Written by: Alexander Pralea '24
Edited by: Ishaani Khatri '21
Infants with Pompe disease–also known as glycogen storage disease type II–look like all other infants at birth, yet after several months the onset of the disease occurs . Infants soon present with reduced muscle tone; when most babies their age are learning to crawl and stand up, babies with Pompe disease struggle to move at all. They then develop cardiomegaly, or heart expansion. If left untreated, infants typically die by the end of their first year due to respiratory failure, exacerbated by repeated lung infections
Thankfully, since Pompe disease was first discovered in 1932 by its namesake, Dutch pathologist Johannes Pompe, treatments have been developed that ameliorate the disease’s symptoms . Given that the disease is caused by the absence of enzyme GAA, a defect which causes glycogen to accumulate in cells, enzyme therapy replacement treatment introduced a recombinant (genetically engineered) form of GAA, known as rhGAA. This treatment is hardly perfect; cardiac muscle, but not skeletal muscle, responds well to rhGAA, meaning that poor muscle tone and weakness persist, but rhGAA dramatically improves life expectancy and quality of life. With the development of promising second-generation drugs, there is hope that these problems could soon be addressed.
Still, to maximize the effectiveness of treatment, treatment cannot wait several months for the symptoms to develop. Instead, treatment must be started within days of birth, when the neonate is still asymptomatic. This raises a much larger question: how can one diagnose a disease in newborns if there is no clinical presentation?
In 1962, physician-scientist Robert Guthrie found the answer to this pressing question through the first instance of newborn screening (NBS) . Phenylketonuria (PKU), a metabolic disorder characterized by the inability to produce a specific enzyme that helps breaks down the amino acid phenylalanine, was traditionally diagnosed by the presence of phenylalanine in one’s urine. Sadly, this test only detected PKU after PKU-associated neurological deficits had already occurred, making it ineffective for symptom prevention.
The Guthrie test responded to this problem by directly measuring one’s blood phenylalanine levels through a bacterial inhibition assay. Although one amino acid, β-2-Thienylalanine, inhibits the growth of bacteria, phenylalanine does not, so the response of the bacteria to the blood of someone with PKU (i.e., for the bacteria to grow) would indicate the disease, even before its symptoms manifested themselves. As a result, a patient could be put on a specialized diet low in phenylalanine that would prevent cognitive impairment. Given the ease of diagnosis and treatment, this test was rapidly expanded to all fifty states through mandatory NBS.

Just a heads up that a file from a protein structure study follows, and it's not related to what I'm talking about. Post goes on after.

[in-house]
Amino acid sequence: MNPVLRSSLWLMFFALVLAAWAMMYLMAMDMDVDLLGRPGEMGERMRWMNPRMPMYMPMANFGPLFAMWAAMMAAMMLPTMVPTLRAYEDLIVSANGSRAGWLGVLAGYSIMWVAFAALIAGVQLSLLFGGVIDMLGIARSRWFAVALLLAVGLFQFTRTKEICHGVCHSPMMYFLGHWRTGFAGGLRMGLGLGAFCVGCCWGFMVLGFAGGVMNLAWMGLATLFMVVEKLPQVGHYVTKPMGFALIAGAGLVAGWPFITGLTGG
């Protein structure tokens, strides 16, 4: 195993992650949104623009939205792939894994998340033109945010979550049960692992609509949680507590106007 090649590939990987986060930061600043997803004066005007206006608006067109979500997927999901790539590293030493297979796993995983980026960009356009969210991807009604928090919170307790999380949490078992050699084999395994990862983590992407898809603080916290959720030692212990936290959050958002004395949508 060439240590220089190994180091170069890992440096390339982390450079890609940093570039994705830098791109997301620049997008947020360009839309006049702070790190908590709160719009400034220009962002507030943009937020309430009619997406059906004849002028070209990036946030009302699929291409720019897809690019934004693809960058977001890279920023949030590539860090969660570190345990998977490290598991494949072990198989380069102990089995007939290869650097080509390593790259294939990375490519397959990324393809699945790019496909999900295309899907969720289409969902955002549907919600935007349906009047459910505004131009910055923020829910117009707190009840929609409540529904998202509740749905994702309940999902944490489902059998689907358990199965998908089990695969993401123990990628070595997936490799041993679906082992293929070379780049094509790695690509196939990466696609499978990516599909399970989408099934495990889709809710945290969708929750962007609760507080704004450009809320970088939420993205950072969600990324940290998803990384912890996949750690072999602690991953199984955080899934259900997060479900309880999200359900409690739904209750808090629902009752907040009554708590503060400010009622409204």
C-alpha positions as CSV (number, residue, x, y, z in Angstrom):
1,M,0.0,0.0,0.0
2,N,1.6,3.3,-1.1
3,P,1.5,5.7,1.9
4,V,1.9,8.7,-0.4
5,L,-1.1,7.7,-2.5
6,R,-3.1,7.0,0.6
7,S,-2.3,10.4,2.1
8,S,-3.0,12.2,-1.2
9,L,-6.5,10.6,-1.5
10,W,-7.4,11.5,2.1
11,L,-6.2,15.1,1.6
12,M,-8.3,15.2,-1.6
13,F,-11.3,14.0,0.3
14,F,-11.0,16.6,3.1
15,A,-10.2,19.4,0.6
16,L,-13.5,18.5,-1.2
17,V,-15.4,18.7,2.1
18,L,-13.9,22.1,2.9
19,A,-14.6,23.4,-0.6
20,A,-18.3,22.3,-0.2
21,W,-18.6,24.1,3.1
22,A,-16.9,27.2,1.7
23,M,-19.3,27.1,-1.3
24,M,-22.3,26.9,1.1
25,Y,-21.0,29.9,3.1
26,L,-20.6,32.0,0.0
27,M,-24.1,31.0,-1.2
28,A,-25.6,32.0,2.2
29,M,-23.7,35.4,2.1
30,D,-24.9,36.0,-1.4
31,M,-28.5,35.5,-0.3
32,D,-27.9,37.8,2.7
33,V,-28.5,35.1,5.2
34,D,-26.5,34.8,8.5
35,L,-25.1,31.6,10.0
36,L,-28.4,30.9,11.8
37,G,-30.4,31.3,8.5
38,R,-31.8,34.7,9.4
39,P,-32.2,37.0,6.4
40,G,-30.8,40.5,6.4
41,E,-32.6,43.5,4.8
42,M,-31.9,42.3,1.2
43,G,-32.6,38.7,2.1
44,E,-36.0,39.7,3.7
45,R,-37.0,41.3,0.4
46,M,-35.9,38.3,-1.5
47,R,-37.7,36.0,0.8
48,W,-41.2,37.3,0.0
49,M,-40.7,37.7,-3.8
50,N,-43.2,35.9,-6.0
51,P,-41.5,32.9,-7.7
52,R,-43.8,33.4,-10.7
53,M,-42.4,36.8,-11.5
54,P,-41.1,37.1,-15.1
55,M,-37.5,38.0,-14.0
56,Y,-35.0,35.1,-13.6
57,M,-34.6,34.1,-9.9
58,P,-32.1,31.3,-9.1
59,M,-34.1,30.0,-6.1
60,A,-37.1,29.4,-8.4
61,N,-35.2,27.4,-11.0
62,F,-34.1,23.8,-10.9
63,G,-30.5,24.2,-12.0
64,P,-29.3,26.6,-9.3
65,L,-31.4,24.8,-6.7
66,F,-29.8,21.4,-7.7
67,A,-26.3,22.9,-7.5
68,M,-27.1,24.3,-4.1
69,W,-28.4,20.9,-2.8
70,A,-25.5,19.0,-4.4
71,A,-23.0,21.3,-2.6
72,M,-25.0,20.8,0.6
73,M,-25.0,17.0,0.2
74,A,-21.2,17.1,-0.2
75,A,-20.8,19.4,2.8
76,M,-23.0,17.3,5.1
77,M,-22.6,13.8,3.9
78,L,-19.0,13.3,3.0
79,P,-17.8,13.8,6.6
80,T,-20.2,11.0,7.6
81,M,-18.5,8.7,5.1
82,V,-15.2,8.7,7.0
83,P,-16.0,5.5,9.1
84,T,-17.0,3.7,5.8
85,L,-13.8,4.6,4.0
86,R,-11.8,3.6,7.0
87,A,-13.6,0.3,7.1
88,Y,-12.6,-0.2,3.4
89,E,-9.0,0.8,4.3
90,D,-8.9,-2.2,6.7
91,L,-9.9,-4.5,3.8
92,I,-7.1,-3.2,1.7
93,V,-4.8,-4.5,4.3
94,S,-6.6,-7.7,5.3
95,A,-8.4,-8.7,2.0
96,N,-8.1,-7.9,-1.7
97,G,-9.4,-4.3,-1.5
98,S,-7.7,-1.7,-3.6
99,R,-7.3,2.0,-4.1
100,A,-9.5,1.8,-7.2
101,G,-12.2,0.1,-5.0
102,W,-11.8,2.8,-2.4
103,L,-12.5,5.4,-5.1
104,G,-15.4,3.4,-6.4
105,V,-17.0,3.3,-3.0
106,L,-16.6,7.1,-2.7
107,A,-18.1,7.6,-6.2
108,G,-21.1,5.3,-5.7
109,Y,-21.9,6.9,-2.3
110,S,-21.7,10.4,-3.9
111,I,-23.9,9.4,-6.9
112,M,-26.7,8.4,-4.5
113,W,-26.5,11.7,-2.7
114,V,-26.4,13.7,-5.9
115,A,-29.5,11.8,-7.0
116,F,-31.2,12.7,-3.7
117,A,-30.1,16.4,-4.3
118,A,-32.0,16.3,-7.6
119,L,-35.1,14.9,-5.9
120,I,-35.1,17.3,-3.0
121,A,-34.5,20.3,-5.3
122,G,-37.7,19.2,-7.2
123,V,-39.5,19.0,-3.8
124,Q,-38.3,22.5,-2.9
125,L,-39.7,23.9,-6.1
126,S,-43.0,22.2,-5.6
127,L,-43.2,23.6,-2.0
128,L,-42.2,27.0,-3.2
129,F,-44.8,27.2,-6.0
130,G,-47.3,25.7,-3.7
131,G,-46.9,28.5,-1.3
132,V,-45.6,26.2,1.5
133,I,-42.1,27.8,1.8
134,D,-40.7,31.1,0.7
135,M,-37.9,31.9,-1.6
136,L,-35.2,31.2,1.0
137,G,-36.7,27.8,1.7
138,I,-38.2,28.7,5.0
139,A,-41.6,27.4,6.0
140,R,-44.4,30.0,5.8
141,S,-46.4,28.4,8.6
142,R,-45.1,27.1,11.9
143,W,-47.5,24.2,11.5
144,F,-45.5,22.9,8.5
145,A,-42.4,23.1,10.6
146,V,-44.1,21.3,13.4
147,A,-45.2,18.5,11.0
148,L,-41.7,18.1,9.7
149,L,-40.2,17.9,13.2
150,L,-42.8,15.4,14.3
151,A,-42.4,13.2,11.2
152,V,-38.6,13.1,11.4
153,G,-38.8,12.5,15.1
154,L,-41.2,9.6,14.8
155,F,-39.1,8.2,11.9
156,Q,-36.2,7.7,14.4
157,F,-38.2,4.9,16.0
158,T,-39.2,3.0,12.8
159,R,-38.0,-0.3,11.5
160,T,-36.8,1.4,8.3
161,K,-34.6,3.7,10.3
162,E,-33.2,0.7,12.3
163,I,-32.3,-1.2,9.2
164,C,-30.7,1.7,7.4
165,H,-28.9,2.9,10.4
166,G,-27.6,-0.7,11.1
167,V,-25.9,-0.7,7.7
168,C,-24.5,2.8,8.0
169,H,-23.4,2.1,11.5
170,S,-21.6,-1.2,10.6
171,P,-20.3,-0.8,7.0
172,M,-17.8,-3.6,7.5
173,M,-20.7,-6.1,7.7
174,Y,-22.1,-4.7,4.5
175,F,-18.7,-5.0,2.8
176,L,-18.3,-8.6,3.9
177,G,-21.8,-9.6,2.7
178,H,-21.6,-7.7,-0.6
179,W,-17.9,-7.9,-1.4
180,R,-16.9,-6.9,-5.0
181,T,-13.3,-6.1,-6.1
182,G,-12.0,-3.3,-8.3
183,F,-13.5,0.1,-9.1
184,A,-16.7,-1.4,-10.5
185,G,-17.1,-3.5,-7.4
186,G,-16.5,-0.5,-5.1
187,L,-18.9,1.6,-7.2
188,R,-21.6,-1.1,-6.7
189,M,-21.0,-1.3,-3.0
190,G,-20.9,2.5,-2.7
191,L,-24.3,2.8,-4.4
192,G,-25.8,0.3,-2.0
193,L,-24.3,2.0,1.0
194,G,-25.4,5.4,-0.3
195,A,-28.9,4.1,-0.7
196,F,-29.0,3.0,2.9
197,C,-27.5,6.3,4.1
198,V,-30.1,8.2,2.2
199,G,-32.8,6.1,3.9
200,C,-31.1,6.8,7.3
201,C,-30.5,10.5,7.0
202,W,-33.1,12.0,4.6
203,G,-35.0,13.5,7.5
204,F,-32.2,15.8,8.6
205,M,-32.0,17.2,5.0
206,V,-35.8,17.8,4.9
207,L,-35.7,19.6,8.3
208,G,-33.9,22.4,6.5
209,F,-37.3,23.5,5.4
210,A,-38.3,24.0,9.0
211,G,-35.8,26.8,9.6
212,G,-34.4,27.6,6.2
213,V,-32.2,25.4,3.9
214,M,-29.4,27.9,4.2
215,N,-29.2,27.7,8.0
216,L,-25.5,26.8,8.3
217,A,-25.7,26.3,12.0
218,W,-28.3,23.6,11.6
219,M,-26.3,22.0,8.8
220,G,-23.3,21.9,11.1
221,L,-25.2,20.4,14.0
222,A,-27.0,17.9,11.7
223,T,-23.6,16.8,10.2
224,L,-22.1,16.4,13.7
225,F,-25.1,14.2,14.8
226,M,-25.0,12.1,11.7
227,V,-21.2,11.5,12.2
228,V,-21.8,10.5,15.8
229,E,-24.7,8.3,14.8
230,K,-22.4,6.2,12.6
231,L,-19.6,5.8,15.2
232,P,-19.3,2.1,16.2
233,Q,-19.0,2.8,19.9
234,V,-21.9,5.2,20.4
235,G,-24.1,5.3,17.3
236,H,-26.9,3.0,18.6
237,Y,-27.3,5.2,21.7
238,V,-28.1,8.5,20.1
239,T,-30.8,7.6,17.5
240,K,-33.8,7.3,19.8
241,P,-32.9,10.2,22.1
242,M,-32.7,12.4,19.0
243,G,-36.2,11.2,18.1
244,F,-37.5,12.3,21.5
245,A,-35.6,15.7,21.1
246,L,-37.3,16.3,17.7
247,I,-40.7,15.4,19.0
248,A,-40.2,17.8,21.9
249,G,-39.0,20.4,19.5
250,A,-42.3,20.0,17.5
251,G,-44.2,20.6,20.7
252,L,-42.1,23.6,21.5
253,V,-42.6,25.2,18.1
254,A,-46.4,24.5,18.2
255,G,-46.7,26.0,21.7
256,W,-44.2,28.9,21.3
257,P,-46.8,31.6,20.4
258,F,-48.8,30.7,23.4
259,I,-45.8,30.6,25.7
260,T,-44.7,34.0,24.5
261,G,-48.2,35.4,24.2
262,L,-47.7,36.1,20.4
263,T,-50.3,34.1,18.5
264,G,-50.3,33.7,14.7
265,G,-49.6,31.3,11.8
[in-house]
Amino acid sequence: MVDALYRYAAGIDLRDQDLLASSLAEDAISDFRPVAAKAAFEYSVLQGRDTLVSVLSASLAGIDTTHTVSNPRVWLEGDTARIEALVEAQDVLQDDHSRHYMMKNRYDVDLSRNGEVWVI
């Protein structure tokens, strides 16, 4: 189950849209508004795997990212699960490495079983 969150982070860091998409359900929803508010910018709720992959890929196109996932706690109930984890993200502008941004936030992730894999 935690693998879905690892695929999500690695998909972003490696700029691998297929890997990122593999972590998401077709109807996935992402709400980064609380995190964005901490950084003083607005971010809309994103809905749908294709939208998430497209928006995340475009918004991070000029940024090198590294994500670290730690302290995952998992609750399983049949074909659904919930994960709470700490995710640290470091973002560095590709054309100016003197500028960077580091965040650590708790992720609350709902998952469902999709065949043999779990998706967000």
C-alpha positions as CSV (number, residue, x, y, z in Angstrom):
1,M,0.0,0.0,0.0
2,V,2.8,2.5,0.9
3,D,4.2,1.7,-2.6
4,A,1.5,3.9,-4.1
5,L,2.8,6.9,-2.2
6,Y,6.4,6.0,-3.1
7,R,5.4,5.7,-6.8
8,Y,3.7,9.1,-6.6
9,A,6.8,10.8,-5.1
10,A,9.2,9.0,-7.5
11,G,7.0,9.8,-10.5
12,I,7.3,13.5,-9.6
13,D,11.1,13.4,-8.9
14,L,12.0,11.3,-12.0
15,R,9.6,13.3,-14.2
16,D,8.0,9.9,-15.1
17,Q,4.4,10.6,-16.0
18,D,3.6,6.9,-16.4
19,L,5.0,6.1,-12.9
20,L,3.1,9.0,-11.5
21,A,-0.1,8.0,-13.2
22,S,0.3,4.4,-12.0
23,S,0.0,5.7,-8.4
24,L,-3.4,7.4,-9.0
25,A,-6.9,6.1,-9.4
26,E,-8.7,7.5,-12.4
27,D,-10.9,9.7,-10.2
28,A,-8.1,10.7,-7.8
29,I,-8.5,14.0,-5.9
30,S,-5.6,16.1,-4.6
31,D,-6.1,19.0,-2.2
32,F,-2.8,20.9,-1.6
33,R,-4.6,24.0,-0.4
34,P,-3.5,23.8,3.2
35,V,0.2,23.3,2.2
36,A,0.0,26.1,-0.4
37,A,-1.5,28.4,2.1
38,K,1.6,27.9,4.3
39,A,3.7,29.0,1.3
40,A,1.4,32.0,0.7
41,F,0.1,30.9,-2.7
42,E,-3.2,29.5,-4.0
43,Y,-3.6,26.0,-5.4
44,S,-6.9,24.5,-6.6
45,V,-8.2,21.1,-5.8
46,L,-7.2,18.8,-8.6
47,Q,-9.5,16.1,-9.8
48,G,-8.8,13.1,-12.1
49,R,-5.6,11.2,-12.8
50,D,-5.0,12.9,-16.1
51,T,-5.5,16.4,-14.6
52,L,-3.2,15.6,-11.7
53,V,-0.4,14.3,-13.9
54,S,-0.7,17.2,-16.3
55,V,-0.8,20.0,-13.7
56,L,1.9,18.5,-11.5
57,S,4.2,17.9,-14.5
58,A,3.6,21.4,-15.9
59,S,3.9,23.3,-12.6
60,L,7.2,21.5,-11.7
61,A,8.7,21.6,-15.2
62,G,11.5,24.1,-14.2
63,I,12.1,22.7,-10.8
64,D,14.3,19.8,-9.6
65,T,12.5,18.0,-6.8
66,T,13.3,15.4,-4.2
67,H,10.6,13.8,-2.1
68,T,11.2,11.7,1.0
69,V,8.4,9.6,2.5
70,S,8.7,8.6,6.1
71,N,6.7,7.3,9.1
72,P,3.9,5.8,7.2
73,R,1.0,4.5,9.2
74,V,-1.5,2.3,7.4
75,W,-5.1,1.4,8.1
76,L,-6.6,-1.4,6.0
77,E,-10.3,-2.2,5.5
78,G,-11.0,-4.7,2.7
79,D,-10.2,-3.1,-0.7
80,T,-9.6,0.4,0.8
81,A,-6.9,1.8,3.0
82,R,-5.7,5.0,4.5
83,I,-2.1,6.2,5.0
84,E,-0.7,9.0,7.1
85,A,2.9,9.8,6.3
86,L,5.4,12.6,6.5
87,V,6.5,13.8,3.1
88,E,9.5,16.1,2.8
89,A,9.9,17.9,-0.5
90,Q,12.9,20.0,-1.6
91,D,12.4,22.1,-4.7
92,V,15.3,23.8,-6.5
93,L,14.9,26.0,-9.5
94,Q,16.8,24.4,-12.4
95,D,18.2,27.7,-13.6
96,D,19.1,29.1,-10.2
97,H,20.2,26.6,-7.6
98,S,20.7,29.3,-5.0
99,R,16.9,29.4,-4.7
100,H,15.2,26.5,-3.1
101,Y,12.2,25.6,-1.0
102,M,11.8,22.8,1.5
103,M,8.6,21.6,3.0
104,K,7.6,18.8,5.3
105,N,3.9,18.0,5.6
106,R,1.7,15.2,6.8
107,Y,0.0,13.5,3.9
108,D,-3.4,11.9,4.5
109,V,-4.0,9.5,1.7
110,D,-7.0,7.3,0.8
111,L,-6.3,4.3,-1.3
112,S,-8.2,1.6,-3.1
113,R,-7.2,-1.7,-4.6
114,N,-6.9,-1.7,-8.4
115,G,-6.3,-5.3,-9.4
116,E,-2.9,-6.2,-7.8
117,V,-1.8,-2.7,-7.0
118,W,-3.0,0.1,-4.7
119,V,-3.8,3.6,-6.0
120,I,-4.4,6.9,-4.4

Since PKU testing marked the beginning of NBS, other diseases have been added to the screening boards across every state; congenital hypothyroidism, sickle cell disease, and galactosemia are just a few of the diseases that all infants, regardless of background, are screened for through minimally invasive tests . Still, while PKU is an example of a resounding success story with regard to NBS, Pompe disease, at least now, does not share in the victory, in part due to the decentralized structure of NBS panels.
Currently, the Department of Health and Human Services (HHS) issues a recommended uniform screening panel (RUSP), but the problem lies within the name itself: the panel is merely “recommended. It is up to the discretion of each state as to whether it listens to the federal guidelines. As a result, despite the thirty-five diseases recommended for screening, Arizona only screens for thirty-one; while Arkansas and Missouri are neighbors, the former screens for thirty-two diseases and the latter seventy-six . The case of Pompe’s disease, in which only twenty states mandate screening for it despite its “recommended” status, is clearly not an anomaly, but a canary in a coal mine, urging the federal government to take action.
Instead of merely “recommending” screening for specific diseases, HHS has an ethical obligation to set binding, nationwide requirements and thereby promote fairness. While federalism, the system of government giving extensive latitude to states to influence policy, has its advantages, when lives are at stake, one’s state of birth cannot be a death sentence. Economic concerns are relevant given how rare these diseases are, but cost-benefit analyses have consistently found that the costs of NBS (including those of NBS for Pompe’s disease) are well worth the quality-adjusted life years gained through early diagnosis and intervention  . Clearly, universal NBS is necessary to prevent mortality and reduce morbidity; the only question is whether political gridlock will handicap adequate response in this era of polarized politics. If politicians listen to the scientists, they will realize that a failure to act will result in undue suffering for thousands.